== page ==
Salinity in WA a forgotten problem

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Greens (WA) MLC for the South West, Diane Evers, says urgent action needs to be taken over the management of salinity problems in WA.

Ms Evers made the call in the wake of a damning report released this week by the Auditor General, which assessed the extent of salinity in the agricultural regions of the South West.

The report said the scale of the problem was daunting, with an estimated one to two million hectares of land affected by salt, potentially rising to five million, with costs over half a billion dollars a year in lost agricultural production alone.

“Unfortunately, the scale of remedial action is also significant,” Ms Evers said. “It would require replanting 80 per cent of the Wheatbelt, a huge task requiring investment that would make broad scale agriculture, as it currently exists, impossible.”

Ms Evers said it was disappointing that priorities for salinity control appeared to have fallen by the wayside in the past 10 years.

“Since 2008, agencies have reduced monitoring and evaluation, and the Soil and Land Conservation Council, the key independent advisor to Government, has not met since 2003,” she said.

“The Department of Primary Industries (DPIRD) carries out only limited monitoring, and its estimates on the extent of dryland salinity are out of date.”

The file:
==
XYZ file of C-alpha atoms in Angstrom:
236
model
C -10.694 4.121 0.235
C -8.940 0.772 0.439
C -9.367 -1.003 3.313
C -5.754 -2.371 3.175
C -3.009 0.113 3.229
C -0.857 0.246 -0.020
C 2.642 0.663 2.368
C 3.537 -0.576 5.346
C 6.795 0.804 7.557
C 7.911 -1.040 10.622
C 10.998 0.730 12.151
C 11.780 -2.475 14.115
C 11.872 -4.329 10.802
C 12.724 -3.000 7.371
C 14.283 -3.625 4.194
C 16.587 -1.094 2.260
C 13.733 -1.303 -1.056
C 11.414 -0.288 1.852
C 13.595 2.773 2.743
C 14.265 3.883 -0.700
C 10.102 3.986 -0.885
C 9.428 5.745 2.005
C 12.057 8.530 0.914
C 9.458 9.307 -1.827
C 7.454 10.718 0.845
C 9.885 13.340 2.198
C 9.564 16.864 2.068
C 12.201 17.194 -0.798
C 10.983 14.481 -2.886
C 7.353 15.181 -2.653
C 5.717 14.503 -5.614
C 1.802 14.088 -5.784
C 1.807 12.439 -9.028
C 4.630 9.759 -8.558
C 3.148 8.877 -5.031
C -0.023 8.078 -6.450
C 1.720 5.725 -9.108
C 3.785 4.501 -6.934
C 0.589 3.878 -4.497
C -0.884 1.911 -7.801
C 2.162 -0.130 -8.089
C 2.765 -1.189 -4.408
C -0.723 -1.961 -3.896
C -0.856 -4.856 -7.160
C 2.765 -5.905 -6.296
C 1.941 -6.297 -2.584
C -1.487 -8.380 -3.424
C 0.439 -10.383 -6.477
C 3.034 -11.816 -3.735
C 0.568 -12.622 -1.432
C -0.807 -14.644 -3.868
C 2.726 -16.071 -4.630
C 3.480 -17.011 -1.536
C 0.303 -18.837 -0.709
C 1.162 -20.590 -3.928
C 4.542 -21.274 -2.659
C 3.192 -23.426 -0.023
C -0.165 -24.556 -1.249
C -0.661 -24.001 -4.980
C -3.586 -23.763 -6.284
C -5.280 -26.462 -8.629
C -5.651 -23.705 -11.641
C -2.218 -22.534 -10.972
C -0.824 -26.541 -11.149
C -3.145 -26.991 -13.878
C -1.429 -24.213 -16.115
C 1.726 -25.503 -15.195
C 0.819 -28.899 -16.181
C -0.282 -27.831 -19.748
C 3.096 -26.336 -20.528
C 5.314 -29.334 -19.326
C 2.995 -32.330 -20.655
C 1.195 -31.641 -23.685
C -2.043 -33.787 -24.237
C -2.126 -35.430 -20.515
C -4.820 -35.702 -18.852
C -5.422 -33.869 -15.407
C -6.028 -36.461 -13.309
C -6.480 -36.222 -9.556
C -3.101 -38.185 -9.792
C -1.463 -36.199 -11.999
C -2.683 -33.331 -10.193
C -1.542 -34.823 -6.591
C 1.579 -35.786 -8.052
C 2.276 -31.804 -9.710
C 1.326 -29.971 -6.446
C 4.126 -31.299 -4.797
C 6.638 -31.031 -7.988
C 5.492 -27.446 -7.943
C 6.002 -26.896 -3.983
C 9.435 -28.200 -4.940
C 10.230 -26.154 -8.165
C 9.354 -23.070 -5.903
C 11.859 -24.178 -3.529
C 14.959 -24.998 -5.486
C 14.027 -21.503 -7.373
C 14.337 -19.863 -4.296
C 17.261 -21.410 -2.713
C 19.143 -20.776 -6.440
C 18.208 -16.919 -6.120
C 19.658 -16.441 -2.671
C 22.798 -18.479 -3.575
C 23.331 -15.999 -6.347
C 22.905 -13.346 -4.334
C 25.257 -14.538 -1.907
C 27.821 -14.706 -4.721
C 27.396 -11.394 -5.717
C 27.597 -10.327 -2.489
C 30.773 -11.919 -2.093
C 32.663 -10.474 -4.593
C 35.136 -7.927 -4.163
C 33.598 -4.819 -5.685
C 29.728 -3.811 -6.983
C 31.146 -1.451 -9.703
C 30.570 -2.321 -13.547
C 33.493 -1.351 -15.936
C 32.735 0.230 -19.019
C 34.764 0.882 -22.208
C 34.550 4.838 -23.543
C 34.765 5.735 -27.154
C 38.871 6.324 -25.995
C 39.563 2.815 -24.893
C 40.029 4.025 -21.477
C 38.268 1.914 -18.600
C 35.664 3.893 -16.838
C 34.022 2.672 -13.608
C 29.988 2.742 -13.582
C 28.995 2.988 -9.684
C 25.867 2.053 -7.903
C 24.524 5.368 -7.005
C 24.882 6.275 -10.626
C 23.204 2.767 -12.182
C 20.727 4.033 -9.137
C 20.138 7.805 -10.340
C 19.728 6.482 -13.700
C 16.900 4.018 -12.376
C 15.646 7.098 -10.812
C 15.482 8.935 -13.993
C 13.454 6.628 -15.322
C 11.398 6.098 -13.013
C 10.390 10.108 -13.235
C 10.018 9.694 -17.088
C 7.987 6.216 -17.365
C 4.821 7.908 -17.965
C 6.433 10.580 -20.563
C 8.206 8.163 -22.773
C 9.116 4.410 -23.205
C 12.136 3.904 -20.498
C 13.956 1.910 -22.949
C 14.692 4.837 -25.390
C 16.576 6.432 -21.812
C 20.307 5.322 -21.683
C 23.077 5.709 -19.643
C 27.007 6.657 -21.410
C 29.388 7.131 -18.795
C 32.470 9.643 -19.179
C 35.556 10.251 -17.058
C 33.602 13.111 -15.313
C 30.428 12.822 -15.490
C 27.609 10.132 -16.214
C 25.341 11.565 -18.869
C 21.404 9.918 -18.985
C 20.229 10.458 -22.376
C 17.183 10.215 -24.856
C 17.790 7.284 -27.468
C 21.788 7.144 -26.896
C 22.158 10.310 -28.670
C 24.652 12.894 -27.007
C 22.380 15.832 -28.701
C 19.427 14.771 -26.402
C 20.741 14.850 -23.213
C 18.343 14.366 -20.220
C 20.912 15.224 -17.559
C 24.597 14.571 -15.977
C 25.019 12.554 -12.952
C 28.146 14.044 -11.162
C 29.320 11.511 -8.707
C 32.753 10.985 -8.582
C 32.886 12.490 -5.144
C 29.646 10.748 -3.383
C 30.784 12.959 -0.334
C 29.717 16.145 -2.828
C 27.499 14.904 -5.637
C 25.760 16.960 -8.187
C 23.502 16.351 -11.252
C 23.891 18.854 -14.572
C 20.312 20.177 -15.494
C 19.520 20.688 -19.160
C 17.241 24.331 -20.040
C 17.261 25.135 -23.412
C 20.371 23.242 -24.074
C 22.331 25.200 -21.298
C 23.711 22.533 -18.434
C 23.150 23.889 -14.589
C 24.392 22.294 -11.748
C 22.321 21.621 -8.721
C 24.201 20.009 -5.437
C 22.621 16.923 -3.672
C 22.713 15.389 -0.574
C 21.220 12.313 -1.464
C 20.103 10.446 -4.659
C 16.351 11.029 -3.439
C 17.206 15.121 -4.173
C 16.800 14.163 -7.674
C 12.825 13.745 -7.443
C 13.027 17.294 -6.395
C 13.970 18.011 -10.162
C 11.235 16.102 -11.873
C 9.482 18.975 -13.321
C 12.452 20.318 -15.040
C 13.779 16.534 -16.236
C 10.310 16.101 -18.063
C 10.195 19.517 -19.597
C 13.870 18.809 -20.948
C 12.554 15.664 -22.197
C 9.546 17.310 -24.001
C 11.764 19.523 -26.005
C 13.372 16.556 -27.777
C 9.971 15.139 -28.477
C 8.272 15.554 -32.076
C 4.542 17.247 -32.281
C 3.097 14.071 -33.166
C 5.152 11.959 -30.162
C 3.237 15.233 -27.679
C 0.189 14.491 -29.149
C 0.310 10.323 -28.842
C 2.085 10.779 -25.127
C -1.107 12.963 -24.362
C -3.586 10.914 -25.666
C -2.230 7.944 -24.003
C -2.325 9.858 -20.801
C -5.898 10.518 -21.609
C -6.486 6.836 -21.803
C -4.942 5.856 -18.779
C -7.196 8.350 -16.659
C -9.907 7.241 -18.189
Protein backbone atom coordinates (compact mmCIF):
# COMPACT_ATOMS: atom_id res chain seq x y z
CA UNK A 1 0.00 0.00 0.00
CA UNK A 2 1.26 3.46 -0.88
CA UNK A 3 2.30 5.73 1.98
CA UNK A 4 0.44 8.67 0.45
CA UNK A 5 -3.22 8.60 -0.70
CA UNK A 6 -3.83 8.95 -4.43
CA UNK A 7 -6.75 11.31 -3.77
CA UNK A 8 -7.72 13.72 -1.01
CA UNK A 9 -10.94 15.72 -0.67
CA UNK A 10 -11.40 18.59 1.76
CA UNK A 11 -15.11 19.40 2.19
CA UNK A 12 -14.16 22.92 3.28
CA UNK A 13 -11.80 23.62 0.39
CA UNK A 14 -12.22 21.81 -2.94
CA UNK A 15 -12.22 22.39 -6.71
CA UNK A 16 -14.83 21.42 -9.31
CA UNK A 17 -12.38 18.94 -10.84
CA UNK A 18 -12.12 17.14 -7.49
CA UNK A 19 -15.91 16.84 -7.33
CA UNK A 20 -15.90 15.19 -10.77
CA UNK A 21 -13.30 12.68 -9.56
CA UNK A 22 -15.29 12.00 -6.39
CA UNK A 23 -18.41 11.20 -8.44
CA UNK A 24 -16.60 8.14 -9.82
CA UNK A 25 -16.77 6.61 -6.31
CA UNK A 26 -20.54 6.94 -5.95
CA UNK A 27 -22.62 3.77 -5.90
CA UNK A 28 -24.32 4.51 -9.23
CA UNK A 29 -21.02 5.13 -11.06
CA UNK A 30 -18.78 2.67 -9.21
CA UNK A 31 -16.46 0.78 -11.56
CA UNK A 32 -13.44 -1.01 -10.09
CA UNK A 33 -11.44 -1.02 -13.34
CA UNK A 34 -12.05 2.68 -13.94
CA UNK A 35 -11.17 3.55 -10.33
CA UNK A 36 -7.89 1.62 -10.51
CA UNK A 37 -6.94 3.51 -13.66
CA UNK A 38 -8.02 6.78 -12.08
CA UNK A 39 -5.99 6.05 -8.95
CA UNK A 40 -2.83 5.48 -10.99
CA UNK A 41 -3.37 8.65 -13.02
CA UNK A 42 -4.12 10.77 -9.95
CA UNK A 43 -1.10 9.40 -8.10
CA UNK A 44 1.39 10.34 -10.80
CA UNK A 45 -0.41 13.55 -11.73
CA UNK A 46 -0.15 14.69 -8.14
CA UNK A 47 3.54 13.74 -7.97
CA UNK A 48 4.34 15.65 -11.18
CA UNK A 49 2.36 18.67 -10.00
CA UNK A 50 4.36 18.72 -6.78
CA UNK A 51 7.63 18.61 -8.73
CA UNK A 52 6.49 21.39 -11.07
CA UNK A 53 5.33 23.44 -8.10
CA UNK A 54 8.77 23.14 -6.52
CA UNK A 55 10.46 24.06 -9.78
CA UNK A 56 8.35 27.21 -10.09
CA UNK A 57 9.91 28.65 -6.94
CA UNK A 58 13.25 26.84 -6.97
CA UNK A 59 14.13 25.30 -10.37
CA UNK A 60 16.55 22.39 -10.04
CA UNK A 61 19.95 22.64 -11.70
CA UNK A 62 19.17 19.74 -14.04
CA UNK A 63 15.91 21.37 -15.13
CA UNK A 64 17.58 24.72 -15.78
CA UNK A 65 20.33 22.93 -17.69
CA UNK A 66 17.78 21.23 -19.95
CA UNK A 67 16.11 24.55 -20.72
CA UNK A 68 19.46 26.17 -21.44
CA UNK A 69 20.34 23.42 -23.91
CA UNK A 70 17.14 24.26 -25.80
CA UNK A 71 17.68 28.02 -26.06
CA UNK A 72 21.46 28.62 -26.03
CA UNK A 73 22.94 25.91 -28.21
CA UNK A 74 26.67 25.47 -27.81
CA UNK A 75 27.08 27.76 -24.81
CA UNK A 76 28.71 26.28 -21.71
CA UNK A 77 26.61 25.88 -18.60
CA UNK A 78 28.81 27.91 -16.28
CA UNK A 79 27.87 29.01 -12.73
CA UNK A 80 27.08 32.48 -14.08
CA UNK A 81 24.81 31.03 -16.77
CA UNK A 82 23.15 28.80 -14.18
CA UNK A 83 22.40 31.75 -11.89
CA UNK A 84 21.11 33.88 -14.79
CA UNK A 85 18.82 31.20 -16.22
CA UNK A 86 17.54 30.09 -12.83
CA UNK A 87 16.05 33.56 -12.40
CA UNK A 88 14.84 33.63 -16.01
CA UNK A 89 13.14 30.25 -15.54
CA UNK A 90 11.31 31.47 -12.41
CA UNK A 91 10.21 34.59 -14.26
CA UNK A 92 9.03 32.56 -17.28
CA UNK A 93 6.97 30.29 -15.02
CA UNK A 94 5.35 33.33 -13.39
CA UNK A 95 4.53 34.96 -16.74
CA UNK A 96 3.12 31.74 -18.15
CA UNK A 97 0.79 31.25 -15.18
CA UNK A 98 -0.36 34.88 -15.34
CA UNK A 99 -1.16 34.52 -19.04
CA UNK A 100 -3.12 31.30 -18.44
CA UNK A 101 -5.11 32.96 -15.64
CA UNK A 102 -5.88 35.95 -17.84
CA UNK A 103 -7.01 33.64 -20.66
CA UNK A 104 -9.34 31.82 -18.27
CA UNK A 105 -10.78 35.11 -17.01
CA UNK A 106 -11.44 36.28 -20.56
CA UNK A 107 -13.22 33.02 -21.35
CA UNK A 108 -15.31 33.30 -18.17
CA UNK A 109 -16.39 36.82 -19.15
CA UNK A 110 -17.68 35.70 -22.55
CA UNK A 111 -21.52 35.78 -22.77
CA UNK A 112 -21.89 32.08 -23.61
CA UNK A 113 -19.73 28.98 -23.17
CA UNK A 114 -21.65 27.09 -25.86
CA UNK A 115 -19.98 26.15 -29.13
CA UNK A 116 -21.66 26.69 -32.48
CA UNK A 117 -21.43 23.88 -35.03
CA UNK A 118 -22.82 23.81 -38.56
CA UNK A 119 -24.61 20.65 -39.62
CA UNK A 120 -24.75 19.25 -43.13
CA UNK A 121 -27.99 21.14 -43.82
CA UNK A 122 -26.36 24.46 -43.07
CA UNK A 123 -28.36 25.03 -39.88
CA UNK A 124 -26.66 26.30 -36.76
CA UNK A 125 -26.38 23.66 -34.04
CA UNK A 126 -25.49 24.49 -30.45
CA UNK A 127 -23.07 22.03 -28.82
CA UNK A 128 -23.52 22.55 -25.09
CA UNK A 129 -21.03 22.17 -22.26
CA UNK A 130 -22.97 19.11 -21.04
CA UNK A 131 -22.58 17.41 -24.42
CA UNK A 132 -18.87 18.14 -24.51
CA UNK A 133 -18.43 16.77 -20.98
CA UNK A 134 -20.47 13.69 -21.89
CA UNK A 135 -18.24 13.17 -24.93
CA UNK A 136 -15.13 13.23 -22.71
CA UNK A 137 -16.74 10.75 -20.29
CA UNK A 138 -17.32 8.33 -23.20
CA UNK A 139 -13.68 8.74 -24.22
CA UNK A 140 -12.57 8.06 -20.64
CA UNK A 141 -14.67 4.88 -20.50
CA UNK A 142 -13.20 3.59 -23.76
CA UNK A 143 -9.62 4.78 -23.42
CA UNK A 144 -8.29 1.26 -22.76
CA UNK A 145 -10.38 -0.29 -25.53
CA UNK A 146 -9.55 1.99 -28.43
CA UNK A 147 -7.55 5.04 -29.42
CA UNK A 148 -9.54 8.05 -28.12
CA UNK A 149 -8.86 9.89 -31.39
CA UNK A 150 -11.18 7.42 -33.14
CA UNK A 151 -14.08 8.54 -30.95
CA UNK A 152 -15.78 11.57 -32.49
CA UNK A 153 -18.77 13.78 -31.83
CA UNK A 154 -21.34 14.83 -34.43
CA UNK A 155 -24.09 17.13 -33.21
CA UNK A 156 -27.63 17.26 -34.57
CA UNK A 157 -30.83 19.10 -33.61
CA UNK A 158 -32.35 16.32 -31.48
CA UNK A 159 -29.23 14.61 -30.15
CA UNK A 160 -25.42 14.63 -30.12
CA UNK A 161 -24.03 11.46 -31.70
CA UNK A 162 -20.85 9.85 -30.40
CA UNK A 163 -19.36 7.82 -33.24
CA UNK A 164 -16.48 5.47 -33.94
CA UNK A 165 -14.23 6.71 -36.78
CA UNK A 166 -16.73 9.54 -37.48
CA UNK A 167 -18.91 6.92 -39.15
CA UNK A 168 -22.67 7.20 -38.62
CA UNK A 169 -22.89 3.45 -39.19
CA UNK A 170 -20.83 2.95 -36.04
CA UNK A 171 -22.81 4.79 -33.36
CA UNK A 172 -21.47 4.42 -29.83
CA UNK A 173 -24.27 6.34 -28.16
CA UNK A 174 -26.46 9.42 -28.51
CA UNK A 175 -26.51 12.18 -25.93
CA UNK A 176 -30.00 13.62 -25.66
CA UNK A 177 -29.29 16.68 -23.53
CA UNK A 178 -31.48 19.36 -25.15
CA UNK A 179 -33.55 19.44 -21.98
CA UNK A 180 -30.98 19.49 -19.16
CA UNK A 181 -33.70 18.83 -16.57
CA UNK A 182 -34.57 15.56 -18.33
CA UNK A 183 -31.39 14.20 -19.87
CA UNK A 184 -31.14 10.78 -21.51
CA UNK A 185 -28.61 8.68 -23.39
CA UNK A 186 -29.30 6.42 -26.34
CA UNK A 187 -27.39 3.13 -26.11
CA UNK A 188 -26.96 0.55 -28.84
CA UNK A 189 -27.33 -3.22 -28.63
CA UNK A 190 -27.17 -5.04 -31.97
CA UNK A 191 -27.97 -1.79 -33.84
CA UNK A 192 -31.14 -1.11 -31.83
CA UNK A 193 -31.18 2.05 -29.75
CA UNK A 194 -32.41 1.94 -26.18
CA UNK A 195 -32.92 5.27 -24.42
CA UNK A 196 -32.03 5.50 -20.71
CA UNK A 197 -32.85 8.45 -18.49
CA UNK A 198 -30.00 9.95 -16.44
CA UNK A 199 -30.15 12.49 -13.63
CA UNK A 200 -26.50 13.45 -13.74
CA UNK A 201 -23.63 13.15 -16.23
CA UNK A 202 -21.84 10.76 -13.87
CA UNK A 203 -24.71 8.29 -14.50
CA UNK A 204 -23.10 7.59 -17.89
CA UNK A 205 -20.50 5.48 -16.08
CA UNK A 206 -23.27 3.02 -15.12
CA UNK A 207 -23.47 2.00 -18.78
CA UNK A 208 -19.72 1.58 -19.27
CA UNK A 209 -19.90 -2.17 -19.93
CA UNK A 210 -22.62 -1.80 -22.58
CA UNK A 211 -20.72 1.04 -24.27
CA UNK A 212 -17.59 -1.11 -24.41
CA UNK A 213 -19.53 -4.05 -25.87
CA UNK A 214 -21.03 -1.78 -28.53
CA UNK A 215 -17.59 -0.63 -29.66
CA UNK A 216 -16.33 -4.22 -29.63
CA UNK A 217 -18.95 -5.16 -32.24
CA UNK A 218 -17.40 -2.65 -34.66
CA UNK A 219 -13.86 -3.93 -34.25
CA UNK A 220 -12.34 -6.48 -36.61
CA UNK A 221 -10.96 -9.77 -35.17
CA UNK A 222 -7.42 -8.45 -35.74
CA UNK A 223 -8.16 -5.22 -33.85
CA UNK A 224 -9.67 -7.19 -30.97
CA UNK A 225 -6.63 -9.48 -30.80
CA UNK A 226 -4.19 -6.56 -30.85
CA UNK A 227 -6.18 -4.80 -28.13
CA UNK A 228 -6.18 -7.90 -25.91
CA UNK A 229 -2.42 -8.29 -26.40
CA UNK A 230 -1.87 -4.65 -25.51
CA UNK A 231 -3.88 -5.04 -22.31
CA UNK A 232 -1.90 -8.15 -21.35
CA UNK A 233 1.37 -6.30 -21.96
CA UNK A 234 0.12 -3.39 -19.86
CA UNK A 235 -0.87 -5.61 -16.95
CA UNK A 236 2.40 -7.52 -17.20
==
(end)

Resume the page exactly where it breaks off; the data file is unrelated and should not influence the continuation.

Ms Evers said there should be more coordinated management across government agencies, landholders and stakeholders to address the problem.

“The management of the salinity issue needs firm direction,” she said.

“Neither the State Salinity Action Plan, much touted when it was formed, nor the State Salinity Strategy, were completed.”

The report pointed out that there were currently no goals and targets for reducing water tables or planting deep-rooted species, while decisions to protect land are left to individual landholders, who may not choose to do anything at all.

It recommended that the DPIRD, in consultation with the Departments of Water (DWER) and Conservation (DBCA), set a strategic direction for salinity amelioration by December 2018, and establish regular monitoring and reporting of the spread, impact and cost of the problem.

“We tend to have a silo mentality when it comes to salinity,” Ms Evers said.

“The DPIRD is doing its thing here and the DWER is doing its thing over there. We need to work together. Salinity is not a problem that one group will be able to solve on its own.

“The funding needs to be there for these solutions. But ultimately, it is more than just the funding; it is also the will. We need the will from those departments to work together to see what they can do about this problem.”

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